‘The Favourite’ has the write stuff to win Best Original Screenplay at Critics’ Choice Awards

Vice”‘s fake Shakespeare won’t be enough to take down Queen Anne and her barbs. “The Favourite” is the frontrunner to grab Best Original Screenplay honors at Sunday’s Critics’ Choice Awards, according to our combined odds.

Penned by Deborah Davis and Tony McNamara, the eminently quotable and hilarious “Favourite” script is the pick of seven Experts, five Editors and 21 of our Top 24 users. The screenplay has already been honored by the British Independent Film Awards and the AACTA International Awards.

But “The Favourite” was also our predicted winner at the Golden Globes, and that didn’t turn out so well. The Globes opted to reward “Green Book” instead with its single screenplay award. “Green Book,” written by Nick Vallelonga, Brian Hayes Currie and Peter Farrelly, is down in fifth place in our Critics’ Choice odds. If “Green Book” doesn’t prevail here, it’ll be the second straight year that the Globe champ doesn’t triumph in either of the Critics’ Choice’s two screenplay categories. Last year, the Globes went with “Three Billboards Outside Ebbing, Missouri,” but “Get Out” won original and “Call Me by Your Name” won adapted at Critics’ Choice.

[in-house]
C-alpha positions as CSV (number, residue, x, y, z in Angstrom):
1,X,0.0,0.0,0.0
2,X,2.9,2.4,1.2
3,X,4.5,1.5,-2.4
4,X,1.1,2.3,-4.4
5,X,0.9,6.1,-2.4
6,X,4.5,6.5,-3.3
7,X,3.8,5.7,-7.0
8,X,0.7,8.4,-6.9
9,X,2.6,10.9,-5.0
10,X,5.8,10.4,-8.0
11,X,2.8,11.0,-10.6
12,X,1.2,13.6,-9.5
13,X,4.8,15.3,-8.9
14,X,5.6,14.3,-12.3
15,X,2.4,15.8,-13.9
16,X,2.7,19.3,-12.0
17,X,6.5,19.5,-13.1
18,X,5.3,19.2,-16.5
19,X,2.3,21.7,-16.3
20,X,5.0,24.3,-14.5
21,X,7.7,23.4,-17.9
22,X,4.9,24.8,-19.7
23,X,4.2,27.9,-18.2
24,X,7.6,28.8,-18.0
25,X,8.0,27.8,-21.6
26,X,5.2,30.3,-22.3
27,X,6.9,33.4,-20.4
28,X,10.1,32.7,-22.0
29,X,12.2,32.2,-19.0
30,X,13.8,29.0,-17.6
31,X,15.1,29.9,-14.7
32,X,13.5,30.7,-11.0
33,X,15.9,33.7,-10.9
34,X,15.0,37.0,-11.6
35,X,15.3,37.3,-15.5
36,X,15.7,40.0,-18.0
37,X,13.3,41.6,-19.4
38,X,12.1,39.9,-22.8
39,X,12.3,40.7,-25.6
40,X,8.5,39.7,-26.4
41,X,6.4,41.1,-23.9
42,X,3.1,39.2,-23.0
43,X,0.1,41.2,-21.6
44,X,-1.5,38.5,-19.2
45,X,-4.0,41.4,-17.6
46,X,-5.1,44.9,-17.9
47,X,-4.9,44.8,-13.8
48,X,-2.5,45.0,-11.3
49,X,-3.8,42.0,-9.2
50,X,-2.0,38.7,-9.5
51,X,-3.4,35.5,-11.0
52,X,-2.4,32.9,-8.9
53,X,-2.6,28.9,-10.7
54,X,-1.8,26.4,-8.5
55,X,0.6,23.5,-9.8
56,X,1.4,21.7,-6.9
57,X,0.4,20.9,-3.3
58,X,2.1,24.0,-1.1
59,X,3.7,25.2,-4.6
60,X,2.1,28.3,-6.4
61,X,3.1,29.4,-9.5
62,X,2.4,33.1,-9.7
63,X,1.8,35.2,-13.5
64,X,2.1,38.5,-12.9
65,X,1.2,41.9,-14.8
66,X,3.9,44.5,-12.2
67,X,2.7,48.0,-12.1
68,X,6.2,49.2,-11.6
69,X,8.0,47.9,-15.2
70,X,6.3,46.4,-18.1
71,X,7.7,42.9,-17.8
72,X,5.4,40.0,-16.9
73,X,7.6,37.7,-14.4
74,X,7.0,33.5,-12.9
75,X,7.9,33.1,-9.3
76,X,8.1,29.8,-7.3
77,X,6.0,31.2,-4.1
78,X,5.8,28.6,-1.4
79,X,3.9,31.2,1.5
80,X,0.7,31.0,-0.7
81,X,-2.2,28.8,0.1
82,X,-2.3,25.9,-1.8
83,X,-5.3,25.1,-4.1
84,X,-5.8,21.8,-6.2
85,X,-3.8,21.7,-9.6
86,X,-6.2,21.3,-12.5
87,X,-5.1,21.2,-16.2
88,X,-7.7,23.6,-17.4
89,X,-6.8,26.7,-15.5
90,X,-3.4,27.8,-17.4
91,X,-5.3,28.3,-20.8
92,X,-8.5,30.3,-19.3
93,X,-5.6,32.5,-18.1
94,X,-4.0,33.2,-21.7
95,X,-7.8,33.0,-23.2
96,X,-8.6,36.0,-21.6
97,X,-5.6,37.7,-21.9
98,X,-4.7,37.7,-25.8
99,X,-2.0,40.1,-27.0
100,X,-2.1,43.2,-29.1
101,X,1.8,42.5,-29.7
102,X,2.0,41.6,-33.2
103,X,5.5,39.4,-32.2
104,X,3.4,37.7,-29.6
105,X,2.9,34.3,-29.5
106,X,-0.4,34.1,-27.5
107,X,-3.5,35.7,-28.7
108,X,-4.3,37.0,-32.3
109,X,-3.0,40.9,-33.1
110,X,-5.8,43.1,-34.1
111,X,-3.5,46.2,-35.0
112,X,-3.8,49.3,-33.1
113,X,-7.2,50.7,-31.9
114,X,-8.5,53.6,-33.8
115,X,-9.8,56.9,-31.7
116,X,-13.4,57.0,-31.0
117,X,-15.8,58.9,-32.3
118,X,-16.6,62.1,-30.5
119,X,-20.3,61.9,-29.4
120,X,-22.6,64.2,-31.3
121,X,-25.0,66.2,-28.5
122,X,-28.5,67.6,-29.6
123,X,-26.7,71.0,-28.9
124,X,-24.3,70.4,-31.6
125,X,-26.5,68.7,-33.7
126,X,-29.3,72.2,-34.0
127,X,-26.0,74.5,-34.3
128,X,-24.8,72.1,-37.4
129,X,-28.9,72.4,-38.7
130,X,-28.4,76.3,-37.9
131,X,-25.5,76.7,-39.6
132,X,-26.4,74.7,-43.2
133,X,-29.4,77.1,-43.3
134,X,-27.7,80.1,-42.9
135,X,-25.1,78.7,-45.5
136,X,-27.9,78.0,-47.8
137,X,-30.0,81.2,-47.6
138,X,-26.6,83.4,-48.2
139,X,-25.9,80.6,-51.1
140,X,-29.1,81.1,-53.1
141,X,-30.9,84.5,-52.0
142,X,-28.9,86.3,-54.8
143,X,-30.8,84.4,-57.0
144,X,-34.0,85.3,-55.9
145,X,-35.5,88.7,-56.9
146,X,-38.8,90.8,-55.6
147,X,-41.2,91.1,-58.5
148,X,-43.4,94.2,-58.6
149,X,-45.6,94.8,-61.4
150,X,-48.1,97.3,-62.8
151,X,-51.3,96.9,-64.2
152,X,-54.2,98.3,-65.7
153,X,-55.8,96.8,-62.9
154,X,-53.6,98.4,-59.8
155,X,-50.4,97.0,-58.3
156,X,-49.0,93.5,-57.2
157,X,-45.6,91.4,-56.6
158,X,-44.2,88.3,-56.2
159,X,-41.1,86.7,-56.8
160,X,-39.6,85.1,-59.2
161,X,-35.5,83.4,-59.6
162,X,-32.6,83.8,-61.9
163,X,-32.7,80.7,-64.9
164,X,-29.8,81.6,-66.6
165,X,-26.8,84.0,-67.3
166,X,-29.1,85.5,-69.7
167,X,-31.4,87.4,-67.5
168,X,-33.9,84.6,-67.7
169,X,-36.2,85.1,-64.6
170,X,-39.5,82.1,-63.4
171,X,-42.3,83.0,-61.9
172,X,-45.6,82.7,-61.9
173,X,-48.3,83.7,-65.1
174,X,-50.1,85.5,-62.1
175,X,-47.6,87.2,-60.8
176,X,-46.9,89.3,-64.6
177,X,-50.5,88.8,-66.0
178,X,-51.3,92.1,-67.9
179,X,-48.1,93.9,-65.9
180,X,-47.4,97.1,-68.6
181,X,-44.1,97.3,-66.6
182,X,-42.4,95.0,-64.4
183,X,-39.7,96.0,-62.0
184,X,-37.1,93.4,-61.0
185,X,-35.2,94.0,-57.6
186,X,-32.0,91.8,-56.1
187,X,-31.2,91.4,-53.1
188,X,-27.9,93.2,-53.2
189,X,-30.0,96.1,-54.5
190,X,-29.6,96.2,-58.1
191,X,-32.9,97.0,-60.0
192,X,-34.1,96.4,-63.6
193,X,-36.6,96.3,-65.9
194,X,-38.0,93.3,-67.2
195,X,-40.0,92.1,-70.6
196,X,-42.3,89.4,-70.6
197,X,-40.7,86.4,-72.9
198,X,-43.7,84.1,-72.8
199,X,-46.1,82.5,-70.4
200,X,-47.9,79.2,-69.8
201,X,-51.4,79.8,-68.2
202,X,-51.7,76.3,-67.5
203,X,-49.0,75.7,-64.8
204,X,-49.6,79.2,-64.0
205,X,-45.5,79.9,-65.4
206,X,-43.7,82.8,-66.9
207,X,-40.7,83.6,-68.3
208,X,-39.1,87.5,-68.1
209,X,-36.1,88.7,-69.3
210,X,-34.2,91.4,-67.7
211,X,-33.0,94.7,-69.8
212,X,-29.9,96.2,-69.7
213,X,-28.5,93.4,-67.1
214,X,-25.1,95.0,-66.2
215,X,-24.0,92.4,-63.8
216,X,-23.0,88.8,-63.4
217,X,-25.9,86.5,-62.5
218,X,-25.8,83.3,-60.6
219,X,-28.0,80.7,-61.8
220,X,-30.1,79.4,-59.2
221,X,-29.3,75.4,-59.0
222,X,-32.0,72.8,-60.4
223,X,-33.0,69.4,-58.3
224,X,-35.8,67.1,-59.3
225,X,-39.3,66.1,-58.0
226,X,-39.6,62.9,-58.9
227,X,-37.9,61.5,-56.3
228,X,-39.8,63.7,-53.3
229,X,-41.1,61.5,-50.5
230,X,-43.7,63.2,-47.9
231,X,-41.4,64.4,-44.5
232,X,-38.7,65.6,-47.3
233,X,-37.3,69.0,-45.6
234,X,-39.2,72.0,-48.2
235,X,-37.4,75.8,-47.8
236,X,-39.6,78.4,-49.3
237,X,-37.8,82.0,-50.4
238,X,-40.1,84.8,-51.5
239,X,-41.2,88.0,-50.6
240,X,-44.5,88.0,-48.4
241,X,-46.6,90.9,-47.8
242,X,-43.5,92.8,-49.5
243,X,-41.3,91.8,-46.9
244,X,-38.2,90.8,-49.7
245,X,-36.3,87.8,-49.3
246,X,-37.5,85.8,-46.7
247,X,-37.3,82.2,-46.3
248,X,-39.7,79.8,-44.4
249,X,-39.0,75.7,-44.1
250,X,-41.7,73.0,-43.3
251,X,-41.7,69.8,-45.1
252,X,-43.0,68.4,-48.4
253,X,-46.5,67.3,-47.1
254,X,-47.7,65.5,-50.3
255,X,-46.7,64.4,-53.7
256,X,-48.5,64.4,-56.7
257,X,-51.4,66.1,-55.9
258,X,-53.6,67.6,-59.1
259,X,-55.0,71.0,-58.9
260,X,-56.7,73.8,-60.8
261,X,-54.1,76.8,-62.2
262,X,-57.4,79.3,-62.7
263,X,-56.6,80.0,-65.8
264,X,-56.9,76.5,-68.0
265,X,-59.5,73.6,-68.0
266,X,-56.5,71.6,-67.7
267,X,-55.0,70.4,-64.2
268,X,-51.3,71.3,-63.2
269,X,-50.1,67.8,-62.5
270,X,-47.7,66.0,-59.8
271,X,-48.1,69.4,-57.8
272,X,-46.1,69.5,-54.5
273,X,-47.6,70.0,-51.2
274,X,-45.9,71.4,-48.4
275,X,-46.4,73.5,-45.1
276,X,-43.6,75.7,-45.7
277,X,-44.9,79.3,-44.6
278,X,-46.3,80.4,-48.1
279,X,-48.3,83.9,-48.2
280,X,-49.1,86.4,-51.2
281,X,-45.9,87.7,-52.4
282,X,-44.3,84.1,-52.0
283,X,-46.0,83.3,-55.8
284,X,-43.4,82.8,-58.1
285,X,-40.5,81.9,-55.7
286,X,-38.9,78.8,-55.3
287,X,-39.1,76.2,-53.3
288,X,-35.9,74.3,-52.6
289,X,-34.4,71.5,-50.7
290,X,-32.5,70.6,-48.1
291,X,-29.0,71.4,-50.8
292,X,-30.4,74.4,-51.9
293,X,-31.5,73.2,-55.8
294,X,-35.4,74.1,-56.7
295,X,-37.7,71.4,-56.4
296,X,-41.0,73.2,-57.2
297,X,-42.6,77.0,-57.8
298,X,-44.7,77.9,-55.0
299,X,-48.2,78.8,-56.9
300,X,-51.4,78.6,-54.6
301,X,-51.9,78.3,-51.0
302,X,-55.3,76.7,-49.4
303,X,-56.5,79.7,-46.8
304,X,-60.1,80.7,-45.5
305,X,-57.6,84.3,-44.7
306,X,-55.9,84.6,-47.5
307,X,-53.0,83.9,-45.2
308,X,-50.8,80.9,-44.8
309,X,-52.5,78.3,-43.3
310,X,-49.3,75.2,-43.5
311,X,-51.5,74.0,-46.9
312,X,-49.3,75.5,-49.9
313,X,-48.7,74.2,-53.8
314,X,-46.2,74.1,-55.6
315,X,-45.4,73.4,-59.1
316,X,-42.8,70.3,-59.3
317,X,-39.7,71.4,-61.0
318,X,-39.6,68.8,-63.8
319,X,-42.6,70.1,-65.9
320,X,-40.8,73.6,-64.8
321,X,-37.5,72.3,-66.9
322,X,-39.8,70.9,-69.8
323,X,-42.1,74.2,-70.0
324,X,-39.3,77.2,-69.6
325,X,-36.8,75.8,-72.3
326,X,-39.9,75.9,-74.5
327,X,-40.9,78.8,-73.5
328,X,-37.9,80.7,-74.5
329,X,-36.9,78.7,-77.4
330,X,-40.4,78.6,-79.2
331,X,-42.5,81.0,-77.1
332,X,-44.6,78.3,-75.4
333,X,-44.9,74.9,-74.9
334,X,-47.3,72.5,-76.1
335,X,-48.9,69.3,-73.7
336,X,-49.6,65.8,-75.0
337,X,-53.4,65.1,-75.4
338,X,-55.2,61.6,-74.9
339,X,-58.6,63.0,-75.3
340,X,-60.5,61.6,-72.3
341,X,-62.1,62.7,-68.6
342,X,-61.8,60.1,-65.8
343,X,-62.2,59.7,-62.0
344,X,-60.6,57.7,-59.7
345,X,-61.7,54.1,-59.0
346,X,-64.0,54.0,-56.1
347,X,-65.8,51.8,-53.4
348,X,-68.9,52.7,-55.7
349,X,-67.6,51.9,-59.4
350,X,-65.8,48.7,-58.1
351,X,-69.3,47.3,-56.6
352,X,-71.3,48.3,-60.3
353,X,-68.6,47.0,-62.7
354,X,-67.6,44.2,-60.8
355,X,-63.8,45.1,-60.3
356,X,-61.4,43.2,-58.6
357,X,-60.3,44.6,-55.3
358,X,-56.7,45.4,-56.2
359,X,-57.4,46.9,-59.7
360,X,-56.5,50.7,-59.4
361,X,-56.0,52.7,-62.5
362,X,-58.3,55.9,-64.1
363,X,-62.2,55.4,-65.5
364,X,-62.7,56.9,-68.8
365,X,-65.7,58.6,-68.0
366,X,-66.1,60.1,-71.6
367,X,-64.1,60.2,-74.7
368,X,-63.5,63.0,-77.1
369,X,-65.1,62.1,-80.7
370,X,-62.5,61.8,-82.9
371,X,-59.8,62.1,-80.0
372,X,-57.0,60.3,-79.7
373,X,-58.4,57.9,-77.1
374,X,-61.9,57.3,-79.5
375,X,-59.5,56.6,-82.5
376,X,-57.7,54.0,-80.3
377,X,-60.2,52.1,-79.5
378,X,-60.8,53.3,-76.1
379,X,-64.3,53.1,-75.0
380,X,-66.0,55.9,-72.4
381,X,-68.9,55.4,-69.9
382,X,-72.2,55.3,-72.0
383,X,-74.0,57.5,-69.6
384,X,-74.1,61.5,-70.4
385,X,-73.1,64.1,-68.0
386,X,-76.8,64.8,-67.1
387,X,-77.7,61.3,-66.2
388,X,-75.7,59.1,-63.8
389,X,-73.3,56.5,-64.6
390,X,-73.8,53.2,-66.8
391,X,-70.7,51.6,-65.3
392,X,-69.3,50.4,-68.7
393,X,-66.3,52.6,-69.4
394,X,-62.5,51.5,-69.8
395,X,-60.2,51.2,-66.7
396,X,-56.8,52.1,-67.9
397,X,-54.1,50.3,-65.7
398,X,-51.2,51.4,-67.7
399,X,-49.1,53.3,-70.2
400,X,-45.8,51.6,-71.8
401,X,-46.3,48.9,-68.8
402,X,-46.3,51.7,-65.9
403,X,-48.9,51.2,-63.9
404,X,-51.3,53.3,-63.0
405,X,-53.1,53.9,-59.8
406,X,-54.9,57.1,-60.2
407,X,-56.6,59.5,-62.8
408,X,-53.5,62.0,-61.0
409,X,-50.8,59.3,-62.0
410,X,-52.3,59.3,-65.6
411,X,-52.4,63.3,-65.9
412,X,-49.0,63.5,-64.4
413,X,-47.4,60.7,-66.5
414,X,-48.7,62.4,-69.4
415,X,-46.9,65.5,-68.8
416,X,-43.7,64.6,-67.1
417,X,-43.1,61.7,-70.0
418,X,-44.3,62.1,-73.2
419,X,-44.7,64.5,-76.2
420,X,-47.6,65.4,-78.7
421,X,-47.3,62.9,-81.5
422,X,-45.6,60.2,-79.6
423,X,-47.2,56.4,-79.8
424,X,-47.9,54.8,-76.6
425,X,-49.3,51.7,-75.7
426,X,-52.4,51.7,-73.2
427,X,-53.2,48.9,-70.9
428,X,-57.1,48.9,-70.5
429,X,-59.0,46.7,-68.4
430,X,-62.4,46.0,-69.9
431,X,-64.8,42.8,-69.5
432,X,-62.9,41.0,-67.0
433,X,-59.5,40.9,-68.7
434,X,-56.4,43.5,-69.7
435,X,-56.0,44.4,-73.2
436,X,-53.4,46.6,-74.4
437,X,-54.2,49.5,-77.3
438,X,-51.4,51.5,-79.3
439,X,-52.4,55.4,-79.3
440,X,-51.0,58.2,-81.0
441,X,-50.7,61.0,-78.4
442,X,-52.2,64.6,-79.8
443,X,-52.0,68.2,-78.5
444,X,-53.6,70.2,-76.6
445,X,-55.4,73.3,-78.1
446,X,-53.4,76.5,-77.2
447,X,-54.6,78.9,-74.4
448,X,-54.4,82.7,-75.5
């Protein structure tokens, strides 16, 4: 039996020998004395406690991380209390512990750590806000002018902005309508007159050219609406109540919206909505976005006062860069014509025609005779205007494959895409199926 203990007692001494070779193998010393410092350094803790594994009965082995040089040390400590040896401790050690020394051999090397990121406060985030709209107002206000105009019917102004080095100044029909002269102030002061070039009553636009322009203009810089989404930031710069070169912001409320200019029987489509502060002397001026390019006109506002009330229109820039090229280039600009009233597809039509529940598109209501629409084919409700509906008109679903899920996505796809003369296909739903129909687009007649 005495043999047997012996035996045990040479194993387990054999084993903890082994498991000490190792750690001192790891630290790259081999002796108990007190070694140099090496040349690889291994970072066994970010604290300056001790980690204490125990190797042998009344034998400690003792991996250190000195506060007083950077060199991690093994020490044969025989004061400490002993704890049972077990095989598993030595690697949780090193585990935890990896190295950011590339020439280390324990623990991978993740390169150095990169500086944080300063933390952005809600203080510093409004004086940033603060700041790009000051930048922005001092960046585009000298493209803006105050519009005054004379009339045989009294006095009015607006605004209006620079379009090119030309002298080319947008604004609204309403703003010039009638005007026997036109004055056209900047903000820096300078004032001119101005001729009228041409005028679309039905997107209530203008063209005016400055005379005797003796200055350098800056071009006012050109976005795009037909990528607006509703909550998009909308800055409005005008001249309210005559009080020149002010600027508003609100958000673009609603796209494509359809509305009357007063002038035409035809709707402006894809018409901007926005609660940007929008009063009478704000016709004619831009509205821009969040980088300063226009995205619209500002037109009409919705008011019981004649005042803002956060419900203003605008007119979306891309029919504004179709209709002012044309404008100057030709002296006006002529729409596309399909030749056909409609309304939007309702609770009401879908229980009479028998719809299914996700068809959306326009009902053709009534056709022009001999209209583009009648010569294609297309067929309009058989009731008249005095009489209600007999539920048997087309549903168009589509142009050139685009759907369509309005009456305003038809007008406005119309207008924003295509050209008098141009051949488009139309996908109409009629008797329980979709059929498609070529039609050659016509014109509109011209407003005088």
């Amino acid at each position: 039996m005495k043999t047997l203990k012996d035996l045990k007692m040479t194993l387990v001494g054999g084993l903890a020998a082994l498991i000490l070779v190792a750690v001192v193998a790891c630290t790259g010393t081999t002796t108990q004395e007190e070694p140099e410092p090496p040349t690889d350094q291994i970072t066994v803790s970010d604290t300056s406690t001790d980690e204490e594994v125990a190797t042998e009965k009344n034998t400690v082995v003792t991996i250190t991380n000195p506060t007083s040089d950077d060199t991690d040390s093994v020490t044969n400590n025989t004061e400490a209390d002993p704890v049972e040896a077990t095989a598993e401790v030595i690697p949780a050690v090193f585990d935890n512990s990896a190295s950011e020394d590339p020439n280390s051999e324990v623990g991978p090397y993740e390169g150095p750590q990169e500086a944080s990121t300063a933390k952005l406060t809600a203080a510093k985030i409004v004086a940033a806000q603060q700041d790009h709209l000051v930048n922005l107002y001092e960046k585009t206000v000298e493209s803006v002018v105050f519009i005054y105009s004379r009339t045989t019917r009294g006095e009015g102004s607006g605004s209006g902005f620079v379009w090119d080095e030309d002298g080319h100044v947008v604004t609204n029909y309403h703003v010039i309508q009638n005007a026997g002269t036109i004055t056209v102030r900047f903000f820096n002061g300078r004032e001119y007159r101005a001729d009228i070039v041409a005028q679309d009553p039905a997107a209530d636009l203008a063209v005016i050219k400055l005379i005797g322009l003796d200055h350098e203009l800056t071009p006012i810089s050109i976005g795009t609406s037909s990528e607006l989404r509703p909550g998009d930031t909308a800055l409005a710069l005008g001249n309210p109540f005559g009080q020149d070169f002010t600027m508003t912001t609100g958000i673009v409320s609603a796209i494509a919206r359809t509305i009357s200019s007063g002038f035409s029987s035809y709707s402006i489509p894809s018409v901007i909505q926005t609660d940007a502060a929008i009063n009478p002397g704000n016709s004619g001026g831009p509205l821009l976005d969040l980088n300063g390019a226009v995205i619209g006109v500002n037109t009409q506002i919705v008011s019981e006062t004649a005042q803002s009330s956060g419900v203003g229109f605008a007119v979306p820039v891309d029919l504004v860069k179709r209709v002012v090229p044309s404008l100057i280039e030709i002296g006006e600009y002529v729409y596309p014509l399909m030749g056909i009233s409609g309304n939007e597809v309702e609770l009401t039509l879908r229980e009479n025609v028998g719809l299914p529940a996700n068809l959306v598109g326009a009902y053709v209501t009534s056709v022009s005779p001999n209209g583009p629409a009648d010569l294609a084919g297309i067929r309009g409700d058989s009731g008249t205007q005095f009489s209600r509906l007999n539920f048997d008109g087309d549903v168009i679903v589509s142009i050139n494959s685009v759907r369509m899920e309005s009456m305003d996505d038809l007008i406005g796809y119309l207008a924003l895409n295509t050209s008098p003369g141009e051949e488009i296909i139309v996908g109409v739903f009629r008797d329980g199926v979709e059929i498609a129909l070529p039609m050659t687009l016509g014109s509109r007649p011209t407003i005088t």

SEE Oscars scorecard: ‘Green Book’ out in front after Golden Globe wins

Critical darling “First Reformed” is in second place, backed by two Experts, two Editors and two of our top users. Paul Schrader has collected a plethora of critics awards for his script, including from the New York Film Critics Circle. Adam McKay‘s divisive “Vice” is in third place. McKay won a Critics’ Choice Award for Best Adapted Screenplay with Charles Randolph three years ago for “The Big Short.”

Bo Burnham‘s acutely realized coming-of-age tale “Eighth Grade” is in the sixth spot, followed by a script with barely any dialogue at all: Bryan Woods, Scott Beck and John Krasinski‘s “A Quiet Place.”

PREDICT the Critics’ Choice winners now; change them until Jan. 13

Be sure to check out how our experts rank this year’s contenders. Then take a look at the most up-to-date combined odds before you make your own predictions. Don’t be afraid to jump in now since you can keep changing your predictions until just before nominations are announced on Jan. 13.

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